Meteor Program - Observe Hints



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Meteor Program Chair:

Scott Kranz
106 N Darrowby Drive
Raymore, MO 64083-9181
(816) 522-8921




How to observe meteors.

A very important determining factor of how many meteors will be visible is your observing conditions. I expect that a great majority of you will be watching from your observing conditions. I expect that a great majority of you will be watching from your backyards where lighting will reduce the number of stars seen. Unfortunately, up to 75% of the meteor activity will be missed under such conditions. A majority of the visible meteors are dimmer than the brightest stars. Many of these meteors will be missed if the sky is not truly dark. Serious meteor observers watch from areas far from city lights in order to see the maximum amount of activity.

I am not trying to discourage backyard observing. I only want to warn those who go outside expecting to be highly entertained that meteor watching is often frustrating, especially from the bright skies of one's backyard.

One definite advantage of backyard observing is that it's close to home and one feels much safer there than out in the wilderness. I would suggest that te beginning observer get acquainted with the aspects of meteor observing from his or her backyard before attempting rural observing. When you are ready for rural observing try to persuade someone to accompany you for companionship and safety. It would also be advisable to inquire at the local astronomical society to see if they have a safe observing site. Rural observing can be entertaining and rewarding as long as proper precautions are taken.

Moonlight is also an important factor. Even from the darkest rural observing sites, moonlight will reduce the number of meteors visible. You will find that the Moon is much less of a hindrance if it is less than one-half illuminated.

The easiest way to watch for meteors is to lie back in a comfortable reclining lounge chair. In cool weather you can crawl inside a sleeping bag on top of the lounge chair. You will see the most meteors by facing toward the darkest direction available and looking upwards about two-thirds of the way from the horizon to the zenith (the directly overhead point). The basic information needed for a meteor watch is to note how many meteors you see during each one hour period. Sessions less than one hour in length are of little scientific value. If you are observing during a predicted meteor shower, it is important that you distinguish meteors that belong to the shower from the random ones. Shower meteors travel at the same velocity and may appear in any area of the sky. If their paths are traced backward, they will eventually intersect in one area of the sky, called the radiant. To see the most meteors possible, face the general direction of the radiant.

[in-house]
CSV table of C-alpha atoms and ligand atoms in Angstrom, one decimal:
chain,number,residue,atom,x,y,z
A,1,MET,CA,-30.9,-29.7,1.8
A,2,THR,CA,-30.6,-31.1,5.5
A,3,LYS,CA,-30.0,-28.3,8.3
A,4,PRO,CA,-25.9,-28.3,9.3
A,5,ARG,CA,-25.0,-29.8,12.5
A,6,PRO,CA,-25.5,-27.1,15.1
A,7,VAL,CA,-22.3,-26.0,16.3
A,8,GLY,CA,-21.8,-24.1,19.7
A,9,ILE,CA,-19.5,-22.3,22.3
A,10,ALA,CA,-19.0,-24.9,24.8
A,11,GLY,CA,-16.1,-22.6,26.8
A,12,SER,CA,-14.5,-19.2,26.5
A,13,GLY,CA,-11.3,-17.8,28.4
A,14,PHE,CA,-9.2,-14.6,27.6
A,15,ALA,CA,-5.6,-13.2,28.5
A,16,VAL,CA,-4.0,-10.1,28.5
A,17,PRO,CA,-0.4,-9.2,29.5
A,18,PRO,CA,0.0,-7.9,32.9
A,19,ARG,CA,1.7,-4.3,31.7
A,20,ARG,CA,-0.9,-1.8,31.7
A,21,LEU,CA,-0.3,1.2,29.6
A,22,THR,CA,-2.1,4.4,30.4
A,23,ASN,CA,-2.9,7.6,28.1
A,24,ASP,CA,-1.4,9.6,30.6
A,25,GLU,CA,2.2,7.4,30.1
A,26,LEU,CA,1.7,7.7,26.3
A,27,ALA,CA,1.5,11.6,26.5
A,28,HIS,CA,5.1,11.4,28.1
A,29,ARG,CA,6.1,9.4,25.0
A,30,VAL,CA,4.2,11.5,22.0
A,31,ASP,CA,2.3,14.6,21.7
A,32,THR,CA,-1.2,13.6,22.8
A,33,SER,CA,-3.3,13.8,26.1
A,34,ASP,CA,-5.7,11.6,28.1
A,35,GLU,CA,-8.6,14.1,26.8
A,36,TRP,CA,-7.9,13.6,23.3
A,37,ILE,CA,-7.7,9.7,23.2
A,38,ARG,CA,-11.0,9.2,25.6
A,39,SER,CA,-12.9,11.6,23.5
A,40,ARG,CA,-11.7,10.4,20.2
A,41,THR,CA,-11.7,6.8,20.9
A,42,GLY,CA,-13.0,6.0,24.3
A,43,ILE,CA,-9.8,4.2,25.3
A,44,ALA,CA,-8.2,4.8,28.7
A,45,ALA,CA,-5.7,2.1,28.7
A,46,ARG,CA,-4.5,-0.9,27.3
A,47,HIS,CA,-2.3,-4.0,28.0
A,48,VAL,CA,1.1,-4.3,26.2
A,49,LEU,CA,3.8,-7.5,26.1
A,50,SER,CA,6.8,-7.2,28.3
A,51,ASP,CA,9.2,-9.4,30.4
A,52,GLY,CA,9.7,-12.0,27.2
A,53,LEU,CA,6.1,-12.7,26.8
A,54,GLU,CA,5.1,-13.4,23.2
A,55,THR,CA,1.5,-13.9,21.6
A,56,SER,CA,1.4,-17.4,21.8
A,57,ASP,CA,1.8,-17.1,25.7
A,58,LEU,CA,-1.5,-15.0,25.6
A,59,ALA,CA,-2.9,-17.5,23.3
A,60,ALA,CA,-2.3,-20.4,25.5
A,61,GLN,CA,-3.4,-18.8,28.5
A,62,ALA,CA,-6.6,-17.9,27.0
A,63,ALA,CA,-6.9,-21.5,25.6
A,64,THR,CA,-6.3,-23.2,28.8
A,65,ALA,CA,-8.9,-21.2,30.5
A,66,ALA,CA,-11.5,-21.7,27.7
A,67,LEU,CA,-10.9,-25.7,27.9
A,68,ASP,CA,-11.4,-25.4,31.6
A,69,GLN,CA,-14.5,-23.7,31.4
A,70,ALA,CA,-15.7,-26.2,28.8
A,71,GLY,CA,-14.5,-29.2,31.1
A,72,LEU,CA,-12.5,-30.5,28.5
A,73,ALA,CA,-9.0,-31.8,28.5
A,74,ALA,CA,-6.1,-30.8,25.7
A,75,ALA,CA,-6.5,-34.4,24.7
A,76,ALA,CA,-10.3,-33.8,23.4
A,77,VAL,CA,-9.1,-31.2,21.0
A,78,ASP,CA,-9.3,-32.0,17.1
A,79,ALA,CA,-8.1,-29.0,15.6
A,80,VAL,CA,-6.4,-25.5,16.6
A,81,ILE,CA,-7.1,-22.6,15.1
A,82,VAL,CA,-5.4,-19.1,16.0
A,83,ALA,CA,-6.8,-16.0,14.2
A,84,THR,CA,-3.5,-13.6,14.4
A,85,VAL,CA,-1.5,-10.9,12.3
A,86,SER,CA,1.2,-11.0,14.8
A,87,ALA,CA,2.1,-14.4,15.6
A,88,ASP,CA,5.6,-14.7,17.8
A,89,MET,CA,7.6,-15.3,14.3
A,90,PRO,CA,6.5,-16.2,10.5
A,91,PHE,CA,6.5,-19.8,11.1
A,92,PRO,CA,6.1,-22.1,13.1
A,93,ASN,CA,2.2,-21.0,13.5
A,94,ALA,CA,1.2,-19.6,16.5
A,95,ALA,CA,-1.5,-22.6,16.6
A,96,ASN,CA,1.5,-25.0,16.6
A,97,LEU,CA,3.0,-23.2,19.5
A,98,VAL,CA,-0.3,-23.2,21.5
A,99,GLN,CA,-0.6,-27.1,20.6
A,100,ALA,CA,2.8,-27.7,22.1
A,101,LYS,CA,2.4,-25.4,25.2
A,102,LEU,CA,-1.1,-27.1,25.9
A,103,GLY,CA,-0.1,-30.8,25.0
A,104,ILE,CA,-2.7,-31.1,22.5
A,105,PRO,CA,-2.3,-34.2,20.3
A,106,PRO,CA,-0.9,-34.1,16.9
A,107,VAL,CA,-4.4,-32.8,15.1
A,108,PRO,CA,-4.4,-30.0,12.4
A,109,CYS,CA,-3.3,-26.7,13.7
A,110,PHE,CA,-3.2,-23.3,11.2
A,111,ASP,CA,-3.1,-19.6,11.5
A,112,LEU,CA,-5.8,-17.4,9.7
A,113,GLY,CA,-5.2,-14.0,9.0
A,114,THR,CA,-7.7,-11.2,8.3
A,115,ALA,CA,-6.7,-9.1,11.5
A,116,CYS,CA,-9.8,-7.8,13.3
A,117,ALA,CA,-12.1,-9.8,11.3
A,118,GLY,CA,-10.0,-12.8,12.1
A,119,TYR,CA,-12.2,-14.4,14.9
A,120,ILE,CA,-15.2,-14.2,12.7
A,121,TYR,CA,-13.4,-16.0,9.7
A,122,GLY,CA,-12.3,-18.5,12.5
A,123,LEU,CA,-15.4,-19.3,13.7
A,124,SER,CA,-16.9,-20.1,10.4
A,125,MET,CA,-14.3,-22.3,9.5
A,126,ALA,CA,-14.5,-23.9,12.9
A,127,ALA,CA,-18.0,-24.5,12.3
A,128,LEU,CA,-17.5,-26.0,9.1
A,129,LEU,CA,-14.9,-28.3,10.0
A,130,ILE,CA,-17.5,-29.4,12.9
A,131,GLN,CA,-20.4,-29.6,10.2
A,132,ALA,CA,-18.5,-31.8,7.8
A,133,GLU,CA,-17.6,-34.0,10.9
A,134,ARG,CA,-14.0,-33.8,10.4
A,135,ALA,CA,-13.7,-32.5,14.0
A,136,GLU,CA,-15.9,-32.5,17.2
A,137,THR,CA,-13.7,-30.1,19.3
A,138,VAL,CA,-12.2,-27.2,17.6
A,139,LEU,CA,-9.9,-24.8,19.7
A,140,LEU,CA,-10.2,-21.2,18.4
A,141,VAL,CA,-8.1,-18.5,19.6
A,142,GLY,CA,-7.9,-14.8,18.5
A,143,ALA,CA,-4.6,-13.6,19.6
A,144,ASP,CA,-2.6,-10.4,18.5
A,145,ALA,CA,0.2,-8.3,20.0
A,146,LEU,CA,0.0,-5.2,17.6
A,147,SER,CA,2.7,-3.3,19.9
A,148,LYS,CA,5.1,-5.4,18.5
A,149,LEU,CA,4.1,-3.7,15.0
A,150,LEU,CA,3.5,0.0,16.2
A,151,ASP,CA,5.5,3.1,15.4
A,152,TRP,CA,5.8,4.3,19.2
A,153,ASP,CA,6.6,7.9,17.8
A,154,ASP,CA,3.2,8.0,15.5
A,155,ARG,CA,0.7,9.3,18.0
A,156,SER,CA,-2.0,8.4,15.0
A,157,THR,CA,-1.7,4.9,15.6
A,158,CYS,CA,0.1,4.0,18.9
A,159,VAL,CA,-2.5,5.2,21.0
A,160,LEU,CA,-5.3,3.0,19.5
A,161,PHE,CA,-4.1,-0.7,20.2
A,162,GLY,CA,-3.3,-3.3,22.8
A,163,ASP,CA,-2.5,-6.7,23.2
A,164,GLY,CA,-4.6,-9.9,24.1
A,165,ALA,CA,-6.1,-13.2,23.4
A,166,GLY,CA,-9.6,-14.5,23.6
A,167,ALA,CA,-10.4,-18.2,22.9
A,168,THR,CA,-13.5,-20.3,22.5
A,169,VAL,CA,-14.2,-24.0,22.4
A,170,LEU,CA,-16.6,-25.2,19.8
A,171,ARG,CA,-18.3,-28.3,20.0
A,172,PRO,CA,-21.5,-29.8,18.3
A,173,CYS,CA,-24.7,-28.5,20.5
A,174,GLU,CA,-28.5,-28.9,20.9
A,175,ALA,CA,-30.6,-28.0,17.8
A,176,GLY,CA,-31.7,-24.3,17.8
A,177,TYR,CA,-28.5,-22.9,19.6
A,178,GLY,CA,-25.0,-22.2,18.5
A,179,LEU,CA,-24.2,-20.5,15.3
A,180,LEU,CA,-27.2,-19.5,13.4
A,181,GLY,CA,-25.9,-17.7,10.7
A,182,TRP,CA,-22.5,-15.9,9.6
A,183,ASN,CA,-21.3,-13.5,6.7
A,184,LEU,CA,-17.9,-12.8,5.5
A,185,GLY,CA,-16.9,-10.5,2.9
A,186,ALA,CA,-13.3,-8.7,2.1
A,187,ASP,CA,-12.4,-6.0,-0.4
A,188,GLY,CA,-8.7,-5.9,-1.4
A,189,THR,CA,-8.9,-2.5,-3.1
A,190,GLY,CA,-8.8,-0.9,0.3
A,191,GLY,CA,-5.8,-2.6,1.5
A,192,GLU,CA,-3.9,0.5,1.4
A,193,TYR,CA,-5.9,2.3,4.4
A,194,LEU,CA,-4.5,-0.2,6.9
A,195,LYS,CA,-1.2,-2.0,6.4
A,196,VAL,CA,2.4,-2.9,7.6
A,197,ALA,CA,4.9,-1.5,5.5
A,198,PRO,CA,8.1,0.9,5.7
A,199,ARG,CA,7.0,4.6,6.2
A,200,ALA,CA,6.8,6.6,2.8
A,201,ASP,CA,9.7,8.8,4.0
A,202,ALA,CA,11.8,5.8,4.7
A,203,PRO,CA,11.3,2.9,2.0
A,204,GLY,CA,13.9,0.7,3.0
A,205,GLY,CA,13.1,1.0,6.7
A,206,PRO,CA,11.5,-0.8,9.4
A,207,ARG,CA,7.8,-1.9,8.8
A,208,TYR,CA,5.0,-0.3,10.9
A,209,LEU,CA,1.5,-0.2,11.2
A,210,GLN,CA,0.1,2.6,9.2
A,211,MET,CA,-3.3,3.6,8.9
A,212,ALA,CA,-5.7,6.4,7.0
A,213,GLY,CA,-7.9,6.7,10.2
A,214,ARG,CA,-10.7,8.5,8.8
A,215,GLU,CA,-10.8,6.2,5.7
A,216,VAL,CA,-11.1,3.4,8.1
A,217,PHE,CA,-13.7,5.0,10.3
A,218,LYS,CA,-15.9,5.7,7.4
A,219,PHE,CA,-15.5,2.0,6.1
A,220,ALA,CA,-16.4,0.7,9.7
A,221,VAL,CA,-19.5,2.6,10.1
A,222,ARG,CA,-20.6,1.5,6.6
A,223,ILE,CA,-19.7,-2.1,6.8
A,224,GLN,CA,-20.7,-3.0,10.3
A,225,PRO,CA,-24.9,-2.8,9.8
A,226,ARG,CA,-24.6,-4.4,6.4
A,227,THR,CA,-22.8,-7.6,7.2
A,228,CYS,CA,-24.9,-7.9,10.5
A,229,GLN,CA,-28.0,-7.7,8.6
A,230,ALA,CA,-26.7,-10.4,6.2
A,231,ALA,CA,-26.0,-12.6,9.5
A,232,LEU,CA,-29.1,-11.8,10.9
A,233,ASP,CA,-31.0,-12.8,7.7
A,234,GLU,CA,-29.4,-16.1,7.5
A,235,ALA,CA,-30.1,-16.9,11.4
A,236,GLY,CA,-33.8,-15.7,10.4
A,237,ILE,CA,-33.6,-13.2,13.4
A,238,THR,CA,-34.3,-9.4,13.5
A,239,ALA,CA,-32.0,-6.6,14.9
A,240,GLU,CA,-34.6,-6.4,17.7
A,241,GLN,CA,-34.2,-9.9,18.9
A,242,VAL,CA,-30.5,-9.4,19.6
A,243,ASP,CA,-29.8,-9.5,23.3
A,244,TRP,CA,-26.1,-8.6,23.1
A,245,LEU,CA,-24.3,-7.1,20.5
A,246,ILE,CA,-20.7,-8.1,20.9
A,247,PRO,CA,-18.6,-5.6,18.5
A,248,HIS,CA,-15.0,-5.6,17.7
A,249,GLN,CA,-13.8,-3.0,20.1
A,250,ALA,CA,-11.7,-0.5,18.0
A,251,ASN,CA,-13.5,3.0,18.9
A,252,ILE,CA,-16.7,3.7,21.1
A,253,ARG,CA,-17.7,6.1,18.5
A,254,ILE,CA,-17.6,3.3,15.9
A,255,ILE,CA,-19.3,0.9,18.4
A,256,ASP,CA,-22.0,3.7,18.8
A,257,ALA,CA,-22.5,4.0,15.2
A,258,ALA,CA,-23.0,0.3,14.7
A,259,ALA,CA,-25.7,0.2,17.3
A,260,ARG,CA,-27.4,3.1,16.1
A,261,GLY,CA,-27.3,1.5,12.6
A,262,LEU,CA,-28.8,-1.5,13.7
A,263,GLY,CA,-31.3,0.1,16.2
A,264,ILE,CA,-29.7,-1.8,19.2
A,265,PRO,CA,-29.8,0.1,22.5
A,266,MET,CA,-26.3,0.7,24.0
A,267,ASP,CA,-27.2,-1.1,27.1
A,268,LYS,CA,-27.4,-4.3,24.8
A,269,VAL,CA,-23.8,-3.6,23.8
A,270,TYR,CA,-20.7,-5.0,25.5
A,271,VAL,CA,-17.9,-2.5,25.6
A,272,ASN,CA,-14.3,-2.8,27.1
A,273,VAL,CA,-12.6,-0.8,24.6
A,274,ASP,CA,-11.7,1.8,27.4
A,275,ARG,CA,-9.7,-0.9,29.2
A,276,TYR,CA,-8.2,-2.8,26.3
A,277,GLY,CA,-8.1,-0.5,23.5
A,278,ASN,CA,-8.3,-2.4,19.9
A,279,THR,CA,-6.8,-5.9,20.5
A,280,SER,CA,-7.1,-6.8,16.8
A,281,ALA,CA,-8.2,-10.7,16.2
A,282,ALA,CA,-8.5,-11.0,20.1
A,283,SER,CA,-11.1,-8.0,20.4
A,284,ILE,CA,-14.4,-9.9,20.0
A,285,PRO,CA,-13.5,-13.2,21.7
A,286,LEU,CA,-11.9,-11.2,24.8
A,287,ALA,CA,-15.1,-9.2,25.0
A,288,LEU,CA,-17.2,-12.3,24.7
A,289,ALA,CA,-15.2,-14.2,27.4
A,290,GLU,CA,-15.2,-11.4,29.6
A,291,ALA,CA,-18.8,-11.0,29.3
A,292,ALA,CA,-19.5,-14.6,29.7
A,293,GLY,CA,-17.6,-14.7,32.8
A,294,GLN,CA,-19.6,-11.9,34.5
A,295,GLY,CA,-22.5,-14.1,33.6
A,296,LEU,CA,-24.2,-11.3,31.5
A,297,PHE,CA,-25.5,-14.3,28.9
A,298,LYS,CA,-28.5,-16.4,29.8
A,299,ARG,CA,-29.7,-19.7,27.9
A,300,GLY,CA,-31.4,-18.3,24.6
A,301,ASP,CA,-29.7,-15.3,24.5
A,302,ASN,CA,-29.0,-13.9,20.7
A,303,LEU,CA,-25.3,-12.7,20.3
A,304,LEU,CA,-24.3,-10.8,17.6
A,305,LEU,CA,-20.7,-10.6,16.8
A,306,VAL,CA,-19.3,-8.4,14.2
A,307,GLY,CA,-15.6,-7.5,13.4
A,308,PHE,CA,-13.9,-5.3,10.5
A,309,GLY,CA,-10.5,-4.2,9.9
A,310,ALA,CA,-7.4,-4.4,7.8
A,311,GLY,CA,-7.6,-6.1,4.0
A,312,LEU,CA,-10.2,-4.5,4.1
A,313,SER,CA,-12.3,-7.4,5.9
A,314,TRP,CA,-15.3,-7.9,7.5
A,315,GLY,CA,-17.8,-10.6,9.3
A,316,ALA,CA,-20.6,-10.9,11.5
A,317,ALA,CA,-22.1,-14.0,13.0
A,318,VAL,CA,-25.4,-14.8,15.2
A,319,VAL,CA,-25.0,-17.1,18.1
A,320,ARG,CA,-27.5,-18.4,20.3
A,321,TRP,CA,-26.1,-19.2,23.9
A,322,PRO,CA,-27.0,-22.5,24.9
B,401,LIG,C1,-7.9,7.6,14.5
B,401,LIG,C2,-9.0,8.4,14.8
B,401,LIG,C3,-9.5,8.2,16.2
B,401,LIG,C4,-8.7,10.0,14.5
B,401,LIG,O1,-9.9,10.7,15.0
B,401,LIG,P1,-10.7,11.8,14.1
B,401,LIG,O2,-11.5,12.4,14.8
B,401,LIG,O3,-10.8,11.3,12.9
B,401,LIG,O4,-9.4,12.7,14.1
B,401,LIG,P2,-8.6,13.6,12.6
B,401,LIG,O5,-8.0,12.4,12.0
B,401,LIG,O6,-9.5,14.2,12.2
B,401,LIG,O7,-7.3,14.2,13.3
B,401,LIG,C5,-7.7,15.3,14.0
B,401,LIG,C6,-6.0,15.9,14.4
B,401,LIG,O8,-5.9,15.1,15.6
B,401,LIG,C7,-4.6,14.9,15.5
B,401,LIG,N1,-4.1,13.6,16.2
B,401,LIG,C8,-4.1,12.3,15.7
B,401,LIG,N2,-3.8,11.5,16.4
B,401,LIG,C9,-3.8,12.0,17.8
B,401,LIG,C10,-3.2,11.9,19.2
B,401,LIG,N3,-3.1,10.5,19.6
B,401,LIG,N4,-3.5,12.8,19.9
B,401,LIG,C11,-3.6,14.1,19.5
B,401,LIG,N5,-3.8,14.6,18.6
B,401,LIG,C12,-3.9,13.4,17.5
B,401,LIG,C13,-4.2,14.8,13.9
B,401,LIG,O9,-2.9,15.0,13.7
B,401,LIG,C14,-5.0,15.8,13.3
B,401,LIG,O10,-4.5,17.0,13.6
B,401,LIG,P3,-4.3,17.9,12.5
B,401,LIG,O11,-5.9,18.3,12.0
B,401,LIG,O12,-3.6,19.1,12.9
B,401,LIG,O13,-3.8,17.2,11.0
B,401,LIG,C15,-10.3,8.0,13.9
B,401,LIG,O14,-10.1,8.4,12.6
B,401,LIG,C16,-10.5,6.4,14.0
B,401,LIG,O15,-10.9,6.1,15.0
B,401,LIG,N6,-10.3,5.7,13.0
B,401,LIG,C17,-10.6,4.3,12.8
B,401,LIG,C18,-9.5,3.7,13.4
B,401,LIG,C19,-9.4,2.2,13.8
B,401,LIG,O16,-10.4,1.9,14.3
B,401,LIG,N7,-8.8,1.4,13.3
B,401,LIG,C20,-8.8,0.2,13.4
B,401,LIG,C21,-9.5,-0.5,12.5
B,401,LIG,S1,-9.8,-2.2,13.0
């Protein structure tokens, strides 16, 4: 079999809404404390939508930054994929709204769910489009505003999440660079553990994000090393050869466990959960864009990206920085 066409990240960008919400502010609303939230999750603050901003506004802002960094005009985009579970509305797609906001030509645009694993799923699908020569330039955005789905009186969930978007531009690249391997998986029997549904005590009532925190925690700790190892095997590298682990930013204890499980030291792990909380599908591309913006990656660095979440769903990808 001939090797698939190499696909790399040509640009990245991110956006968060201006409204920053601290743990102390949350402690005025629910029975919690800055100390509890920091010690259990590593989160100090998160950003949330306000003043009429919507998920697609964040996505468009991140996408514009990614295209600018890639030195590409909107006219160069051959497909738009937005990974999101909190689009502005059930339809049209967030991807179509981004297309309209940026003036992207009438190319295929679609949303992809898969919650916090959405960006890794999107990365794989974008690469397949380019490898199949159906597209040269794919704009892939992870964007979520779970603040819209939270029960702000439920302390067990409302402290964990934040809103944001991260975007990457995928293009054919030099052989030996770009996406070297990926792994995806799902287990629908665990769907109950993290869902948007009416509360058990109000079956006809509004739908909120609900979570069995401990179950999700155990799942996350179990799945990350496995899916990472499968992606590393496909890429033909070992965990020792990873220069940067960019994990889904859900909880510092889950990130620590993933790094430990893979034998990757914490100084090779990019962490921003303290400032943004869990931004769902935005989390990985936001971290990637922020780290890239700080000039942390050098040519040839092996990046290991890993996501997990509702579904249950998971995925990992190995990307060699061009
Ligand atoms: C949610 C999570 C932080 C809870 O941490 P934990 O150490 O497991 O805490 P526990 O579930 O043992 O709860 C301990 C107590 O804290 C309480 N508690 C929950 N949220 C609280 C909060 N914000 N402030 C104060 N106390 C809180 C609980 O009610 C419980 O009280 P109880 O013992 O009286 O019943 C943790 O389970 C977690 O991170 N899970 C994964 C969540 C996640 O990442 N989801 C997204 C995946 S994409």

You may also attempt to estimate the meteor's brightness (magnitude). The easiest way to do this is to use a star atlas and memorize five stars in your field of view that are near magnitudes +1.0, +2.0, +3.0, +4.0, and +5.0. Then you can use a direct comparison to determine the brightness of each meteor. Most visible meteors are of magnitudes +2 and +3. It is interesting to note the average magnitudes of shower meteors and compare your results with other observers. You may also wish to record each meteor's color, speed (fast, medium, or slow), and any persistent train that appears after the meteor has vanished (common during the Perseid shower).

The most important aspects of meteor watching are that it is scientifically useful and it is also fun. You can enjoy it alone or with as many people as you wish. You can keep it simple or bring your camera and video gear. You do not need instruments in order to obtain meaningful results. I find it truly relaxing after a hectic day to just sit out under the stars listening to the wind rustle through the trees and watching nature's silent fireworks put on a late-night show just for me. I think you will enjoy it too.

- Robert D. Lunsford
   Meteors Section Recorder
   Assocation of Lunar and Planetary Observers (A.L.P.O.)

A meteor streaks across Messier 44 (M-44) in this telescopic view of the cluster also known as the Praesepe or the Beehive.